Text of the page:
Bonk bar - Colombo VOC 4 3/4 Stuiver
It was decided by a Res. of Colombo dated 1785 Oct. 20, to strike Half copper Larins in the shape of small bars with two round countermarks on either end and declare them current at the rate of 4 3/4 Indian Stuivers or Half Larin.
|Codrington 129; Schloten 1295c; Mitchiner #2184; Krause #32|
VOC monogram of the Dutch East India Company has a large V superimposed on OC.
The length and weight of these flattened bars of Japanese copper bars often differs considerably from 58 to 105 mm and from 54 to 62 grams. The legal weight based at that eras copper standard in Stuivers should be 63.413 grams.
|KM32||S1295a*||RRR||ND||the VOC monogram to left, the value to right|
|KM32||S1295c||RRR||ND||the value to left, the VOC monogram to right|
These bar coins are extremely rare since most of them were melted to mint the Elephant dump coins of the early period of the British colonial rule. Lowsley who made an exhaustive collection of coins in Ceylon in the early 1890's states I obtained in Ceylon but one specimen of the copper ingot 4 3/4-Stuiver, stamped on both sides with value as stated at either end with the monogram VOC under the letter C. The length of it is 2 3/8 inches (60.3 mm) 2 1/6 ounces (61.3 grams) These ingots are now of the greatest rarity, and probably nearly all of the few struck have been broken up for brass-work
Most of the Bars putup for auction on eBay are cheap Tourist fakes which are worth no more than the price of copper. All legitimate dealers stop the Auction when informed. The Bonk bar shown above which is exactly of legal weight and very similar to a few I have seen sold on ebay for over $200. Few higher quality forgeries like above have sold for about US$70.
|The Bar on right was put on Auction on ebay by an US ANA dealer in August 1999 and again in July 2003. It was withdrawn from Auction when it's true nature was informed to the Seller. Accourding to this dealer it was purchased by him from in a hoard from the Mellon Bank of Pittsburgh which dates back to the early 1900's. I have however been unable to obtain anymore information. According to expert Jan Lingen it is die identical to my specimen.|
Jan Lingen said It is a nice copy, but definitely a fake coin. See for instance the top op the V. The sheriffs of both legs of the V are not in one line. It may indeed be a contemporary forgery.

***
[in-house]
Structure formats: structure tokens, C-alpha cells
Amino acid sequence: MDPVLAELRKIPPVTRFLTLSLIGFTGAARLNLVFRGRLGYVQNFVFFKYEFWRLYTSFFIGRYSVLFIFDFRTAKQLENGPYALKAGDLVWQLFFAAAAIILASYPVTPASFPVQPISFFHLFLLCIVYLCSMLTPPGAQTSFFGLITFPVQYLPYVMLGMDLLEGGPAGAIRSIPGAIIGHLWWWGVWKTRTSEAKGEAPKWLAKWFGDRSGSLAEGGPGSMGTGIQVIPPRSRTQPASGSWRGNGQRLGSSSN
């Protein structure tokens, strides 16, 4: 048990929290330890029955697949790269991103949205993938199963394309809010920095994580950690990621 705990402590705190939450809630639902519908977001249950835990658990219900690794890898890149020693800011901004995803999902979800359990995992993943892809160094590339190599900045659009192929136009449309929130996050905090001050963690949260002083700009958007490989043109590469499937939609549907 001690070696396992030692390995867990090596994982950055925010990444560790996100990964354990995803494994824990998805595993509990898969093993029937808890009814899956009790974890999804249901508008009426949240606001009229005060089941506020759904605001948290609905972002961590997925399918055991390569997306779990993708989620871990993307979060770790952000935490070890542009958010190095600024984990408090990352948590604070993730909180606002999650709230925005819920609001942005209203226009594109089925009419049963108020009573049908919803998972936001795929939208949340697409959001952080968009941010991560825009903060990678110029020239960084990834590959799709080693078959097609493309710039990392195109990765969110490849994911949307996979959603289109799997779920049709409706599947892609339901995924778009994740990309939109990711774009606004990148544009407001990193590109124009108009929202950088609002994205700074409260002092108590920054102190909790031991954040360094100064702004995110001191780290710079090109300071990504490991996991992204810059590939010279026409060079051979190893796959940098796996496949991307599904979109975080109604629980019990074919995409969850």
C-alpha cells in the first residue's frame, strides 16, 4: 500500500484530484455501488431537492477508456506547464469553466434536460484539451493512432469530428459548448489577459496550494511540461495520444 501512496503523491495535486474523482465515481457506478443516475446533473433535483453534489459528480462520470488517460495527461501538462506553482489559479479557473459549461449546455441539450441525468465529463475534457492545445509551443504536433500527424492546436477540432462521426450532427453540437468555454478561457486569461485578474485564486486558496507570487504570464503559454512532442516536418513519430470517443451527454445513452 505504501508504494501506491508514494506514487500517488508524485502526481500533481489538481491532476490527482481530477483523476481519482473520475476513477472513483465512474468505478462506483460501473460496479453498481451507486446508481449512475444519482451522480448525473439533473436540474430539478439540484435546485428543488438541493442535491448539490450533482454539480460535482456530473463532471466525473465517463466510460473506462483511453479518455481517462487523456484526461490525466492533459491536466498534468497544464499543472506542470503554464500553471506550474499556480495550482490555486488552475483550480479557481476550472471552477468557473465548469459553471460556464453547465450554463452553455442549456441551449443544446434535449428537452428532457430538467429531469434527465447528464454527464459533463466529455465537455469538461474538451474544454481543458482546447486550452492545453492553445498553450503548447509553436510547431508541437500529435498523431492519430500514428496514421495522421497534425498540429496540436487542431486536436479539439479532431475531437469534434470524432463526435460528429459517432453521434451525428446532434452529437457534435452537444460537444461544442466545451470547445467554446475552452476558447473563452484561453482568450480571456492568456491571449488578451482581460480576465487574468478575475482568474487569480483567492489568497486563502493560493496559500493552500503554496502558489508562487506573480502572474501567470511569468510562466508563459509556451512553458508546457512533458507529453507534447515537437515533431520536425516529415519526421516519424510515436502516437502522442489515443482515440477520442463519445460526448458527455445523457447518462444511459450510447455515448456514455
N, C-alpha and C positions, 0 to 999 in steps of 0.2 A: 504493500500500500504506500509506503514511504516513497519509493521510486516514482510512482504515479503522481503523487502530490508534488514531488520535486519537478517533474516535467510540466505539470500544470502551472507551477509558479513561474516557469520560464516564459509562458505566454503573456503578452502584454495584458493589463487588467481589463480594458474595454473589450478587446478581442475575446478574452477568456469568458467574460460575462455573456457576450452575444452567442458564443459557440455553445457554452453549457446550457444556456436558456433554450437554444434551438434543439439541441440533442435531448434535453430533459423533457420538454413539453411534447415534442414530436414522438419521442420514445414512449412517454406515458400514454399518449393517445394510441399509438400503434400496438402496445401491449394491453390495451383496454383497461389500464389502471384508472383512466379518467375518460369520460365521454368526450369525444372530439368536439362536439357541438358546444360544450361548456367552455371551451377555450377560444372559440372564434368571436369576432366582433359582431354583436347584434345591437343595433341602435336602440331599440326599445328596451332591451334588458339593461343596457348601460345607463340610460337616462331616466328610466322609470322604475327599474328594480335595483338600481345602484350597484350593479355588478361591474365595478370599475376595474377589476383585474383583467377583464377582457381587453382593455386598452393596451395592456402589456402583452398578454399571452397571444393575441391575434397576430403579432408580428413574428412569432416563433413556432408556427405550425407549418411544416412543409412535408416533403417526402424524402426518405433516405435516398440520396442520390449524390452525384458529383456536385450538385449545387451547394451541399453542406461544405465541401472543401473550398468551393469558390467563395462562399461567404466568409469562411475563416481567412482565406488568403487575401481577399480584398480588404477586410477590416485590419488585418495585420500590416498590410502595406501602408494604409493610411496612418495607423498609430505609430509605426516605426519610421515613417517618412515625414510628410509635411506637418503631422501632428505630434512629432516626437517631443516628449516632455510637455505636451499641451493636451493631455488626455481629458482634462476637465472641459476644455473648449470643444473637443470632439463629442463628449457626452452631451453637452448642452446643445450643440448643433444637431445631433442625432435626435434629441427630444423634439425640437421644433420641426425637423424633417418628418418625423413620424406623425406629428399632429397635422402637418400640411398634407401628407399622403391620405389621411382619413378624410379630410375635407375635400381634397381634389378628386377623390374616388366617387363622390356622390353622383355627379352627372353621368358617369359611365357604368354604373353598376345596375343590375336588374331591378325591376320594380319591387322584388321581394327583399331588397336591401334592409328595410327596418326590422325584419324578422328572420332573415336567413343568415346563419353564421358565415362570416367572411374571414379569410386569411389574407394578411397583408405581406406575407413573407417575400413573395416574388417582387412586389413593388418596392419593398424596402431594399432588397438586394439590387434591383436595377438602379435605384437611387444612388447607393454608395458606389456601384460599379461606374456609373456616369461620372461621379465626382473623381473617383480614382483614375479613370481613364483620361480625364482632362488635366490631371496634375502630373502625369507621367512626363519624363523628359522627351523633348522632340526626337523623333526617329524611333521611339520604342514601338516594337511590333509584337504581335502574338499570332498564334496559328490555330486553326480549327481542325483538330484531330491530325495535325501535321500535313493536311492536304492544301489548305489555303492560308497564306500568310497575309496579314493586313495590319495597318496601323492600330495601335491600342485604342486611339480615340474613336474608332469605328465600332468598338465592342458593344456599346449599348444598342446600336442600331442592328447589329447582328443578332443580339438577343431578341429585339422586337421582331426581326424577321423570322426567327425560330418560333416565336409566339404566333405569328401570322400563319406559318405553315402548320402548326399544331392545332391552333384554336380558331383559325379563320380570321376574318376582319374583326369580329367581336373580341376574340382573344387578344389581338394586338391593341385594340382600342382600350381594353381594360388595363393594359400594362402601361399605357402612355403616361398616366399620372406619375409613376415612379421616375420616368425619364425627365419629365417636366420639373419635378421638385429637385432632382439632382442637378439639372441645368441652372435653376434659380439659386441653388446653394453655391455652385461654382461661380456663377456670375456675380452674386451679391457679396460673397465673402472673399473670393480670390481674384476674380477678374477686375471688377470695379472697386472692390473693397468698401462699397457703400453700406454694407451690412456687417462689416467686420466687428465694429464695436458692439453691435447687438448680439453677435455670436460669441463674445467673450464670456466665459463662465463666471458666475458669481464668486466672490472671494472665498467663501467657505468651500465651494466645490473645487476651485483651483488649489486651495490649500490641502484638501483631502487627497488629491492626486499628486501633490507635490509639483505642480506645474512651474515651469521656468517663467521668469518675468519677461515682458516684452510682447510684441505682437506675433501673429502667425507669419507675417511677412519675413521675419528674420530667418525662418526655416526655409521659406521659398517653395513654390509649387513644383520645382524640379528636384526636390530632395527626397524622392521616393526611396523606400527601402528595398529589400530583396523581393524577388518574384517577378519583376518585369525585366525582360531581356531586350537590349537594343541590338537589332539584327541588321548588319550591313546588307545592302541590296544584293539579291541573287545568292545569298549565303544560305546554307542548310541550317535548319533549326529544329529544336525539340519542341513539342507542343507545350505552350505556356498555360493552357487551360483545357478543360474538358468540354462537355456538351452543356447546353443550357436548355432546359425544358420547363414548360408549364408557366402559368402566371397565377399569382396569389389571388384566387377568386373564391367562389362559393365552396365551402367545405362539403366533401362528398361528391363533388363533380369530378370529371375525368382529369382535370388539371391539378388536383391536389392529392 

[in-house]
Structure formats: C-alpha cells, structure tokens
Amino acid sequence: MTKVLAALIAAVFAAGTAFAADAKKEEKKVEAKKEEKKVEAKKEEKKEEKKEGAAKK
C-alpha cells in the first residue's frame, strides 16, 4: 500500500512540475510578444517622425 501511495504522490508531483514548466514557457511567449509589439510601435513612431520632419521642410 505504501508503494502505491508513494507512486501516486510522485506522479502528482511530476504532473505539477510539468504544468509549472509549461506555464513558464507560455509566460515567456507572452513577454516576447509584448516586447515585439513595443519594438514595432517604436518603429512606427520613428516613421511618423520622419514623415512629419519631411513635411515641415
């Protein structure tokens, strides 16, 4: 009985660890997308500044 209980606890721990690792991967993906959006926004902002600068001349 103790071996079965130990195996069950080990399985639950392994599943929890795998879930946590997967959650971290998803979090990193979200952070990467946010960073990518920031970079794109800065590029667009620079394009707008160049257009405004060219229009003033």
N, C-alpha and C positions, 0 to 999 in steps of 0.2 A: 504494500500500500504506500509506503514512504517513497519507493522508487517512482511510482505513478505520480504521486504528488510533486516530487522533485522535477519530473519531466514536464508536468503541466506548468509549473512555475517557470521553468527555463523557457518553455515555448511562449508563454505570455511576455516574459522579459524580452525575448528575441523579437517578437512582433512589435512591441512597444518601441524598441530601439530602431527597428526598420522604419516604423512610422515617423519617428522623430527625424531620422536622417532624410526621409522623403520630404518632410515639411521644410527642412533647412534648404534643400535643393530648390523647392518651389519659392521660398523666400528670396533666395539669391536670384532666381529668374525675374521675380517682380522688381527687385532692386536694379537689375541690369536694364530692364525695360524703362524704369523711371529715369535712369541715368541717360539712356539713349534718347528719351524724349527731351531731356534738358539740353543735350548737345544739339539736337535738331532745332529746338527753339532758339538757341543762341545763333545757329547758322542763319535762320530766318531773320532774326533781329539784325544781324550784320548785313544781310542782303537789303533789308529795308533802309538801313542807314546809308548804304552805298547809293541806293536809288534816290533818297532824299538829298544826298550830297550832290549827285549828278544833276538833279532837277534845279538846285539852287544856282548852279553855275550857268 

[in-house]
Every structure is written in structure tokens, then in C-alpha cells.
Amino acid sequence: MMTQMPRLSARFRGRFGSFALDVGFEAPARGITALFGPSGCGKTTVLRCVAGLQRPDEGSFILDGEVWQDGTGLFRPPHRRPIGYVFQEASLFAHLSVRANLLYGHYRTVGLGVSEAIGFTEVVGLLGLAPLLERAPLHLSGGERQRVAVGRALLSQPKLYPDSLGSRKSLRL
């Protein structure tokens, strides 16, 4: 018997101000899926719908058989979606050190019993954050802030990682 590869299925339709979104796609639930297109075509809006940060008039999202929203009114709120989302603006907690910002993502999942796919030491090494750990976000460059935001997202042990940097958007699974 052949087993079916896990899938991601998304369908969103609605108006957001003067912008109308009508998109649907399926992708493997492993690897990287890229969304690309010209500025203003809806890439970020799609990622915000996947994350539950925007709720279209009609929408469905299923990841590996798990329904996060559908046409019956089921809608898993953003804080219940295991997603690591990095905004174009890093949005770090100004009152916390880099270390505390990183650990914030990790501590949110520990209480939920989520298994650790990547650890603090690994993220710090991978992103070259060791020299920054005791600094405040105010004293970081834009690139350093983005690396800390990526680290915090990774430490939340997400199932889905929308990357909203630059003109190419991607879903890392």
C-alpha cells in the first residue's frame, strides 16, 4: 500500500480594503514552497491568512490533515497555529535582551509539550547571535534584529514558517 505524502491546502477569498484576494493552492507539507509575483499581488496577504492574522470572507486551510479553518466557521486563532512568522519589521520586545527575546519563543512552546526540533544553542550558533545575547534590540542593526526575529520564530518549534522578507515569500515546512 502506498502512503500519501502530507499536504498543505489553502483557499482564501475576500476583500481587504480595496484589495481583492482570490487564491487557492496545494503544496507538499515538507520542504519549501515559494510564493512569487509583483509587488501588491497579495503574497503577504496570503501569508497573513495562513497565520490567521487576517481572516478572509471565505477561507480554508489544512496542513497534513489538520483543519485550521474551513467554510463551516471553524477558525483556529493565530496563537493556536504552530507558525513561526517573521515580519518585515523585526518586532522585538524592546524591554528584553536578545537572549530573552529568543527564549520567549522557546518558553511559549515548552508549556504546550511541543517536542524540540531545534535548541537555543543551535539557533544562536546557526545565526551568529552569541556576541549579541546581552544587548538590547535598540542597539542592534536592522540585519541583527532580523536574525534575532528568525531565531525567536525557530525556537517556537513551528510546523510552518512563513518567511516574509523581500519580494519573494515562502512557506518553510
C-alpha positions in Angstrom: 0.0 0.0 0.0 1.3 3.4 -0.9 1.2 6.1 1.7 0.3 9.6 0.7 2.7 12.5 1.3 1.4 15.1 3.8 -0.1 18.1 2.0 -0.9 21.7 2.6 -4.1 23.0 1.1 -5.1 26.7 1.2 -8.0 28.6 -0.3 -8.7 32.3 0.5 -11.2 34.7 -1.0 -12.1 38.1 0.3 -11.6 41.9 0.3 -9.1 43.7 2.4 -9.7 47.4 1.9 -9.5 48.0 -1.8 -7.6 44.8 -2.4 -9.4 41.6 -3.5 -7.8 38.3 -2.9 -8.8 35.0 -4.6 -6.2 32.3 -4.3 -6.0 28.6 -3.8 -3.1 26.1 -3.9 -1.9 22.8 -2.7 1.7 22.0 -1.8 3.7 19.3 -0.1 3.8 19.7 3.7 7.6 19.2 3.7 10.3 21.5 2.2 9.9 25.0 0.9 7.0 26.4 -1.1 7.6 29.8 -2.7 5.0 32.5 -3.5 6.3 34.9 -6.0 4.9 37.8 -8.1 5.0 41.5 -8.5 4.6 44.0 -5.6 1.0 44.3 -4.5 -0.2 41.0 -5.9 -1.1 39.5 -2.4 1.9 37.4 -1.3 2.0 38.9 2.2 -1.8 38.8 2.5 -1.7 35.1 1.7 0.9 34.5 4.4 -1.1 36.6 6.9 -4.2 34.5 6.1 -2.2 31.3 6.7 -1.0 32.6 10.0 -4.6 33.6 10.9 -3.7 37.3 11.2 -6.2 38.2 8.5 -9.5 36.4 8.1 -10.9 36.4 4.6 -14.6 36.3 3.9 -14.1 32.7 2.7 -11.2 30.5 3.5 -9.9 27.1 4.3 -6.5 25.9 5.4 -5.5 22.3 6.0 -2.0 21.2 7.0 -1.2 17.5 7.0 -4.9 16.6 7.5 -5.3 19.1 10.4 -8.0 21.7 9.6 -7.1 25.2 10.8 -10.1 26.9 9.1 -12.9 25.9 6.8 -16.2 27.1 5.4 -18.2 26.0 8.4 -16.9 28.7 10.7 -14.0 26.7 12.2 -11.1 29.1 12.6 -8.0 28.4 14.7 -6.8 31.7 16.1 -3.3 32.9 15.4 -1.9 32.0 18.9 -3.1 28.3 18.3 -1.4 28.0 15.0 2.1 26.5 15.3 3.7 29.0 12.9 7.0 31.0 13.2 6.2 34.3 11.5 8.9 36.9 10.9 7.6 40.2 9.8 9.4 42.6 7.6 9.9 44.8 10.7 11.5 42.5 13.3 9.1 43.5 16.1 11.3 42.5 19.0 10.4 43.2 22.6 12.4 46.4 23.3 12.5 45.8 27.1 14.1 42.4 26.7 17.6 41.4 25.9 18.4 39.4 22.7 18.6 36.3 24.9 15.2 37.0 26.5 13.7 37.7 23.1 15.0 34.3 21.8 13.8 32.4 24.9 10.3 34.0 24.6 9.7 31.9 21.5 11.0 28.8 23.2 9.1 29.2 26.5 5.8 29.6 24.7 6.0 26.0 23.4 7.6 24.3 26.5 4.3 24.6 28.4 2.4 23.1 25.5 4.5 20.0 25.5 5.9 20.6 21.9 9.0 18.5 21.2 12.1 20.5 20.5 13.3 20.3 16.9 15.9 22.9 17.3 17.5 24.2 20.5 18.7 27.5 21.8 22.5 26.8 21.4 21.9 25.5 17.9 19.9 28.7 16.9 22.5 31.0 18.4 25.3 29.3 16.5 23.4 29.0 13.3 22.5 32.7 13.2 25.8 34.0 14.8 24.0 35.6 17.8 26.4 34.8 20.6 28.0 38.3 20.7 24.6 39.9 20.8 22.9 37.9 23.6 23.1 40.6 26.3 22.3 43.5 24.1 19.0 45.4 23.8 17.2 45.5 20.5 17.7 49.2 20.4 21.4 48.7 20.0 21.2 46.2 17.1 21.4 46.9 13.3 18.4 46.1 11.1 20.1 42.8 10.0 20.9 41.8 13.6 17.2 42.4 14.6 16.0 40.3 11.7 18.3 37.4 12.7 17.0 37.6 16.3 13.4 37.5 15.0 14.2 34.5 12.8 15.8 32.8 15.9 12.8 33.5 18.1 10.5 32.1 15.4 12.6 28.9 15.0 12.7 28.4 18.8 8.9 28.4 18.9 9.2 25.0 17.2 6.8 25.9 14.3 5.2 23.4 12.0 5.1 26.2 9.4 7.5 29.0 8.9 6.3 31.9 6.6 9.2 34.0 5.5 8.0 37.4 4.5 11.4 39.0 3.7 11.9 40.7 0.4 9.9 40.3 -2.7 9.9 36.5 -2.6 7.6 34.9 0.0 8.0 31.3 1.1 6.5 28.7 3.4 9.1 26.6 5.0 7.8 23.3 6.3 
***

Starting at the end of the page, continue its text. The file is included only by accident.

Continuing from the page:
The 4 3/4 stuiver or larin was forged extensively. When the emission was called in 1792 it is mentioned that "half of those called in were found to be false" (Codrington p.126, sub 18). In appendix E (Codrington p.223) it is noted that 101748 larins were received. If half of those were found to false, one can realize to what an extent forging has been going on. Some forgers probably found it less safe to deliver them with the authorities and rather deposit them at a safe place to converted later on in something else. So avoiding the chance to be prosecuted for producing false coins. Therefore these pieces could well be found in a hoard, which nevertheless doesn't make them genuine.
|Note that the BonkBars illustrated in Schloten (image on left), Codrington and Mitchiner and on display in the Colombo Museum have a flat (screwdriver-like) end and a concave bar rather than the rounded end and convex bar as in the coin shown above.|
There are no bonk bars known to be genuine available for sale in Lanka and the existence of high quality fakes makes it probably an almost impossible task to prove a bar is genuine without extensive laboratory testing of the metallurgy. Since those making the bars and Galle dumps recently have only a vague ideas of the detail on the genuine dump, the cheap fake bars are very easy reject. If it is crudely constructed with letters of wrong size and/or layout then it is best to not contribute to support this recent cottage industry to swindle gullible tourists. A 1978 IAPN/IBSCC report unfortunately tested an obvious modern counterfeit rather than one of higher quality. The older higher quality copies are more difficult to recognize. So outside the Museums the best one can get for a collection is probably a nice bar of unknown authenticity as above.
The lack of significant impurities easy way to recognize a fake made from modern copper. Qualitative X-ray Fluorescence spectrum of the above bar showed Arsenic as an impurity to the copper in addition to lead and iron and Tin. No Antimony was observed. The copper is clearly old, but that alone does not establish authenticity.
The Dick Ford collection (in Taisei-Baldwin-Gillio Auction#19 1995 February 23 Singapore) sold them for hammer price (+10% buyers premium) (lots #54,#55) in VF at US $550 each, and (#56) in XF, $800, and (#57) a broken end at $280.
Even if you find a bar which looks in all respects genuine, realize that it has a high probability of being only worth it's weight in copper and not gold when you decide on your investment.
* Ceylon Coins and Currency By H. W. Codrington. Colombo 1924
Page 133 Chapter X Dutch - Coins of the Eastern Mints. Plate 130.
* The Coins of the Dutch Overseas Territories- 1601-1948
C. Scholten, 1953, Amsterdam: Jacques Schulman.
The coin was scanned at 300dpi and the images are displayed at 150dpi. It was obtained in December 1999 from the Rajah Wickremesinhe an Author and collector in Colombo, Lanka. He was uncertain if it was Genuine. It is one from a lot of about 20 he had purchased many years ago from a reliable source who had them for a very long time. One of these bars was offered to me by a dealer in Lanka, who subsequently sold it on eBay with a guaranteed genuine tag :-)